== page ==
There seems to be cliques in the prepping world. The groups tend to stick to their beliefs about what is necessary for survival and scoff at those who have a different idea about how to survive after SHTF. You have those that are willing to eat grubs and MREs and live in tiny debris huts forever. Then you have those who have built up a homestead that will provide them with shelter and food and plan on living their days out there. Both options have some very useful and beneficial aspects. However, both options also have some downsides. Unfortunately, there seems to be this huge divide among these groups. It is an all or nothing type of choice in many people’s minds. Why?
The very nature of prepping and survival is to prepare for anything. Survivalists know you never want to put all of your eggs into one basket. Murphy’s Law rears its ugly head all the time. Just when you think you got it together and you will be fine, something comes out of nowhere and thwarts your plans.
Do you find yourself falling into one of these main styles of prepping?
The Fierce, Skilled Survival Experts
There are those who are military trained and are fierce opponents in a combat or self-defense situation, but they lack some basic skills like cooking a meal. This group can make a shelter out of branches and leaves in the blink of an eye and disappear into the foliage without even trying. This group is convinced they can find firewood and grubs to eat to survive and they don’t need to know how to grow their own food. This is dangerous. Eating MREs and living in a hut made from leaves is not a long-term solution.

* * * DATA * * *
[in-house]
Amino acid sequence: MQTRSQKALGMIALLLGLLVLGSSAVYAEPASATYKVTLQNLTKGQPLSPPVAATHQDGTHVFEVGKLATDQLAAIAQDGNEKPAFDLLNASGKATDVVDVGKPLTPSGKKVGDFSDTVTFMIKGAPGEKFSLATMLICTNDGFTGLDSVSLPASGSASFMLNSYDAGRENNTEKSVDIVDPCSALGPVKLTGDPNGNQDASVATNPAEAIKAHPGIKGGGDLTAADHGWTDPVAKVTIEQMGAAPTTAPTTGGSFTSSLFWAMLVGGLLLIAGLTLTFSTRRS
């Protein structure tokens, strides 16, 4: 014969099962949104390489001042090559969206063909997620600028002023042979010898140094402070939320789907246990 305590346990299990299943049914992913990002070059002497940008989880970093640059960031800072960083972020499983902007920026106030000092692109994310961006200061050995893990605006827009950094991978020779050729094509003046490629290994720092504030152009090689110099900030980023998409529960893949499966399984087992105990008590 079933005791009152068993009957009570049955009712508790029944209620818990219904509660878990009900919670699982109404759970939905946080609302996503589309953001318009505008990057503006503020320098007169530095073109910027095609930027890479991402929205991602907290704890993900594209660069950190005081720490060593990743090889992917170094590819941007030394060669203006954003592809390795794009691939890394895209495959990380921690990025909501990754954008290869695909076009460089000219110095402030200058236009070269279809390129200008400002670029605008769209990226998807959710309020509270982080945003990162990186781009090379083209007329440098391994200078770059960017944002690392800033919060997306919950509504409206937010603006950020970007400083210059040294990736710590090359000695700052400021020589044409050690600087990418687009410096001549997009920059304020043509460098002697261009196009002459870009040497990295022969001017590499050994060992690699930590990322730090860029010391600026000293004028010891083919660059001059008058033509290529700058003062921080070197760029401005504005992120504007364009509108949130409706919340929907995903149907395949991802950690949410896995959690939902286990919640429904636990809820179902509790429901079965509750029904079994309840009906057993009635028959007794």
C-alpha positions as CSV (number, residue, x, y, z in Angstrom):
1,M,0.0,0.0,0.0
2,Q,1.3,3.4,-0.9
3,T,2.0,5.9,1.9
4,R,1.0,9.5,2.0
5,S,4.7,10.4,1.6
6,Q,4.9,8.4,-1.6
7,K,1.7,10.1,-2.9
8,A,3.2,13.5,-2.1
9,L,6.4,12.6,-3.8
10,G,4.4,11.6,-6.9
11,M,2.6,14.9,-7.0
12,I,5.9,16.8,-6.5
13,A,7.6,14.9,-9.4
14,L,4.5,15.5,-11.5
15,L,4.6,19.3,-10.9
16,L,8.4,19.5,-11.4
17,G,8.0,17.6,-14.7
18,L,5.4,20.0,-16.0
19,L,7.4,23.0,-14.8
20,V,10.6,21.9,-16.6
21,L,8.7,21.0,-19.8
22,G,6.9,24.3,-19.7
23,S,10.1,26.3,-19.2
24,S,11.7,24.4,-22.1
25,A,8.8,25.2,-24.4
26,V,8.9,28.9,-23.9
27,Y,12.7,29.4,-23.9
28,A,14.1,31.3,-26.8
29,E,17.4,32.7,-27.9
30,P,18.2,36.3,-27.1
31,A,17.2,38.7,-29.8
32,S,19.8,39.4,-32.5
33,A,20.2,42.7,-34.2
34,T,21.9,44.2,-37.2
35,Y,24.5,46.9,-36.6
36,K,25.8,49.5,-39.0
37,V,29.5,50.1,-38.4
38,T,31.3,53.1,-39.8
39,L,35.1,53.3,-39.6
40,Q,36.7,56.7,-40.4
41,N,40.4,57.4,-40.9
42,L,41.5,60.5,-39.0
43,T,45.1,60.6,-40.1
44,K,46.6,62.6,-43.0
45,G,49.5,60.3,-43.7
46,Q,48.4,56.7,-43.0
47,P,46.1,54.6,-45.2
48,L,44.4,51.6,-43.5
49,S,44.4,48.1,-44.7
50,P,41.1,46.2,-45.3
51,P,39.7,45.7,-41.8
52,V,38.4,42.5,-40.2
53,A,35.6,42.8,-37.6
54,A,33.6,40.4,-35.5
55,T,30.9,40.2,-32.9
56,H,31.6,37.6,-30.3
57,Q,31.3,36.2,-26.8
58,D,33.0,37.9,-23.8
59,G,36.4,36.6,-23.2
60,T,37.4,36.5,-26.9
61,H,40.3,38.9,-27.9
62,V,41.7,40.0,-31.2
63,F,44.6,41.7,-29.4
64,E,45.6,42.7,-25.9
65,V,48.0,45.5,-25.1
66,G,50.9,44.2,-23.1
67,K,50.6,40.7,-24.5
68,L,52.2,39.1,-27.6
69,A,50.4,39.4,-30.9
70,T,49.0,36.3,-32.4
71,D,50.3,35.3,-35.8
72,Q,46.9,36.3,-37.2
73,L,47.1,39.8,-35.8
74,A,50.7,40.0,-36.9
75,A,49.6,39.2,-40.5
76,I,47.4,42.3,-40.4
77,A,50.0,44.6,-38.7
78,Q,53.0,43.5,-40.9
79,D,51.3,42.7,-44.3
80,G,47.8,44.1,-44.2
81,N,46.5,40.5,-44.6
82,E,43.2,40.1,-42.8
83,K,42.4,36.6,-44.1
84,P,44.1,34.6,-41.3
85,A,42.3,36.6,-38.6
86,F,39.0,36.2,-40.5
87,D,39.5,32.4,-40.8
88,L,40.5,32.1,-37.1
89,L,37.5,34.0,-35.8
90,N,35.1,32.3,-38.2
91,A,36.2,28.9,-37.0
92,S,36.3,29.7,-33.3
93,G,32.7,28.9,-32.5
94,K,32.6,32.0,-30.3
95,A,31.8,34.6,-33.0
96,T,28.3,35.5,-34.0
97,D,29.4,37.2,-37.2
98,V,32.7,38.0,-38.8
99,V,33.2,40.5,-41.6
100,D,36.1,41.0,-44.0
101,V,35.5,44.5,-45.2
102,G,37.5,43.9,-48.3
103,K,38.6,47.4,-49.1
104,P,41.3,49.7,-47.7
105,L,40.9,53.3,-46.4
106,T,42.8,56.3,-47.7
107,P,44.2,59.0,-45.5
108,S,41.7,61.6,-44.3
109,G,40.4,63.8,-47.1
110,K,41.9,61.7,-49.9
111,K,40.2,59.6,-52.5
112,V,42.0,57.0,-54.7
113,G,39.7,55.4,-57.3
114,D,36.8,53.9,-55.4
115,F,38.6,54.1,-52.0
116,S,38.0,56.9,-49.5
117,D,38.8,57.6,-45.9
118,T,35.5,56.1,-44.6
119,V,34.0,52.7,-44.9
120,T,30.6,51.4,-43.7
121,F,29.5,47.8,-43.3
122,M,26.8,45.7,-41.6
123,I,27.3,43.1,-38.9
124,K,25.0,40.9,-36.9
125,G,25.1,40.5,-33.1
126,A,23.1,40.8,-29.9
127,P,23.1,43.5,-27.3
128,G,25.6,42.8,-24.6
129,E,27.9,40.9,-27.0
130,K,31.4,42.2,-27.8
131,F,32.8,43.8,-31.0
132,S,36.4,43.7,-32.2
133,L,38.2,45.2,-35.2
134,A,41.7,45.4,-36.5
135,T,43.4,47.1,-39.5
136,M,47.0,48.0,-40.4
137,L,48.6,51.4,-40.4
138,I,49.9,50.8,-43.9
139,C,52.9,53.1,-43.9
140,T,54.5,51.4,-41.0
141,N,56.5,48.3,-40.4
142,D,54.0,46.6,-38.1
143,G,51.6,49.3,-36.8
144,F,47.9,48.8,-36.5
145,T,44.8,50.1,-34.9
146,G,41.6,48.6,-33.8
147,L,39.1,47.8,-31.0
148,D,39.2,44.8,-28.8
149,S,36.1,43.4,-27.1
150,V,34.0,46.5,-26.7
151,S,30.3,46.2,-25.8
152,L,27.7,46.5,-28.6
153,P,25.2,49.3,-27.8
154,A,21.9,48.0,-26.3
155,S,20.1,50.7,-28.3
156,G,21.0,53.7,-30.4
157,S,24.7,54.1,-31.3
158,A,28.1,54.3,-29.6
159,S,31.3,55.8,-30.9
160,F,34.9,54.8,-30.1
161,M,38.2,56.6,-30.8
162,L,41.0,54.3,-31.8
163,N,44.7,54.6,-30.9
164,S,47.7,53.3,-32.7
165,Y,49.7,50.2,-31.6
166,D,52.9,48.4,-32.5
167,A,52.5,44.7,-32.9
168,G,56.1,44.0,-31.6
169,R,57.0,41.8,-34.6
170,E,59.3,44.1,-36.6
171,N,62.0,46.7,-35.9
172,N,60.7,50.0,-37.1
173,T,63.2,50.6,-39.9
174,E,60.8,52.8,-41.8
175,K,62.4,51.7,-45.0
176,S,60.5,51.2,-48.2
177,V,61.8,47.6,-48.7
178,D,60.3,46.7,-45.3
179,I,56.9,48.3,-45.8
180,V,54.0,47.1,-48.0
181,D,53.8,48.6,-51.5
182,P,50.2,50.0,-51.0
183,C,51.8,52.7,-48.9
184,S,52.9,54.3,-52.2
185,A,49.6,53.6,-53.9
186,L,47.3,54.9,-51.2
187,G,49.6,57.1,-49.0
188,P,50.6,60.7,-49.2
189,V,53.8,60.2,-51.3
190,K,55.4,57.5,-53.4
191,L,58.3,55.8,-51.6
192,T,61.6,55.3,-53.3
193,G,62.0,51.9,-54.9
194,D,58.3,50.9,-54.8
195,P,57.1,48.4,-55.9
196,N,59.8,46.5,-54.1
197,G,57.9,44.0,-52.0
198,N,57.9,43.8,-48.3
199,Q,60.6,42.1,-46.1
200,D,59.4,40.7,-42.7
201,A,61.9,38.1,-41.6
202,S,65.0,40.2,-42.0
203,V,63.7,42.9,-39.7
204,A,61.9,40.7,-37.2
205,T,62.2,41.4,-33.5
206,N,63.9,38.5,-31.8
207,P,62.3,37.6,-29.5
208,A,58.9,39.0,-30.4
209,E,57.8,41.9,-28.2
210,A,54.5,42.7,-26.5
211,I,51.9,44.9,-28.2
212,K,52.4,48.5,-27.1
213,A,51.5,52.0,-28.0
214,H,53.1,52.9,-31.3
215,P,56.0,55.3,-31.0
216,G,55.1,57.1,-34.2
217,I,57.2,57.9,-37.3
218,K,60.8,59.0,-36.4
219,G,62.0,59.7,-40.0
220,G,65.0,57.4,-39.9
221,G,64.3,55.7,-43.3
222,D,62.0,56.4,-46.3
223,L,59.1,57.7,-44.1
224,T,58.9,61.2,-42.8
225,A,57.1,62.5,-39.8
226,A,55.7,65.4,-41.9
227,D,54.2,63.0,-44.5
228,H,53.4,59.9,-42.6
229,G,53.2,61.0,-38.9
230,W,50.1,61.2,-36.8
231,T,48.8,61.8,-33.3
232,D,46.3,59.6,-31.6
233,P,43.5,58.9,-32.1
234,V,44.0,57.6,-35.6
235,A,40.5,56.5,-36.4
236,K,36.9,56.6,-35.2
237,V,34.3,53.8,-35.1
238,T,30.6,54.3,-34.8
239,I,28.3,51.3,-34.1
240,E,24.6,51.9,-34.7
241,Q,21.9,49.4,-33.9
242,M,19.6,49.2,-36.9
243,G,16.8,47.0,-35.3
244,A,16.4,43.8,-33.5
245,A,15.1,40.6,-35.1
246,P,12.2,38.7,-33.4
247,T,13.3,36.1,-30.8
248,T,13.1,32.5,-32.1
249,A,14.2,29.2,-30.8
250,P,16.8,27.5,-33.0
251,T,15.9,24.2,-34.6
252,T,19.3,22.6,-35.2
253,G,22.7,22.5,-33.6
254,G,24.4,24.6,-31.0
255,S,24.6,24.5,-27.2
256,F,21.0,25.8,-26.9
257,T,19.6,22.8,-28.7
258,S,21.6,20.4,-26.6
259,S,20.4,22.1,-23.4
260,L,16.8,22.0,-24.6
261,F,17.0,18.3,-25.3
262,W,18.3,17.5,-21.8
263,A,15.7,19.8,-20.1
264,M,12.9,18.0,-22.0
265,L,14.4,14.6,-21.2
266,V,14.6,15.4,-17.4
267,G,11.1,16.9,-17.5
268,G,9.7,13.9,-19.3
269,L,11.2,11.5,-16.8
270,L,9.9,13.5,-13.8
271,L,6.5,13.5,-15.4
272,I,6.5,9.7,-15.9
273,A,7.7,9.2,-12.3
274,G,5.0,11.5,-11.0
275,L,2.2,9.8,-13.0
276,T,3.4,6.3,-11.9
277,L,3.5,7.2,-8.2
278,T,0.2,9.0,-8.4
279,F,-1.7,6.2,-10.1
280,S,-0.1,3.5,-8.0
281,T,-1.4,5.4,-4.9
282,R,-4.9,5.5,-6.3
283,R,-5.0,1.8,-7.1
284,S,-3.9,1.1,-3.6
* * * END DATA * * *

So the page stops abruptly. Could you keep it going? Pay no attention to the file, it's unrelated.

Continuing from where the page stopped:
Then there are those non-assuming, friendly, mind-their-own-business kind of folks who stay out of people’s way and are basically self-sufficient. They don’t bother you and they don’t expect you to bother them. Assuming nobody will bother you or your homestead because you are way out in the boonies is dangerous. Many homesteaders don’t bother learning self-defense or how to effectively defend their property against human predators because it just seems unlikely.
The Readers Who Never Do
There is a growing number of people who are interested in learning about survival and are anxious to read every little tidbit of information. They are not limiting themselves to just homesteading or just military-style survival. They want to know it all and become walking encyclopedias. Unfortunately, they rarely, if ever, actually get the opportunity to put their knowledge to the test. They know everything there is to know about making a bow drill, but have never actually done it. Knowledge is power and these folks are armed to the hilt, but will it help when it really counts?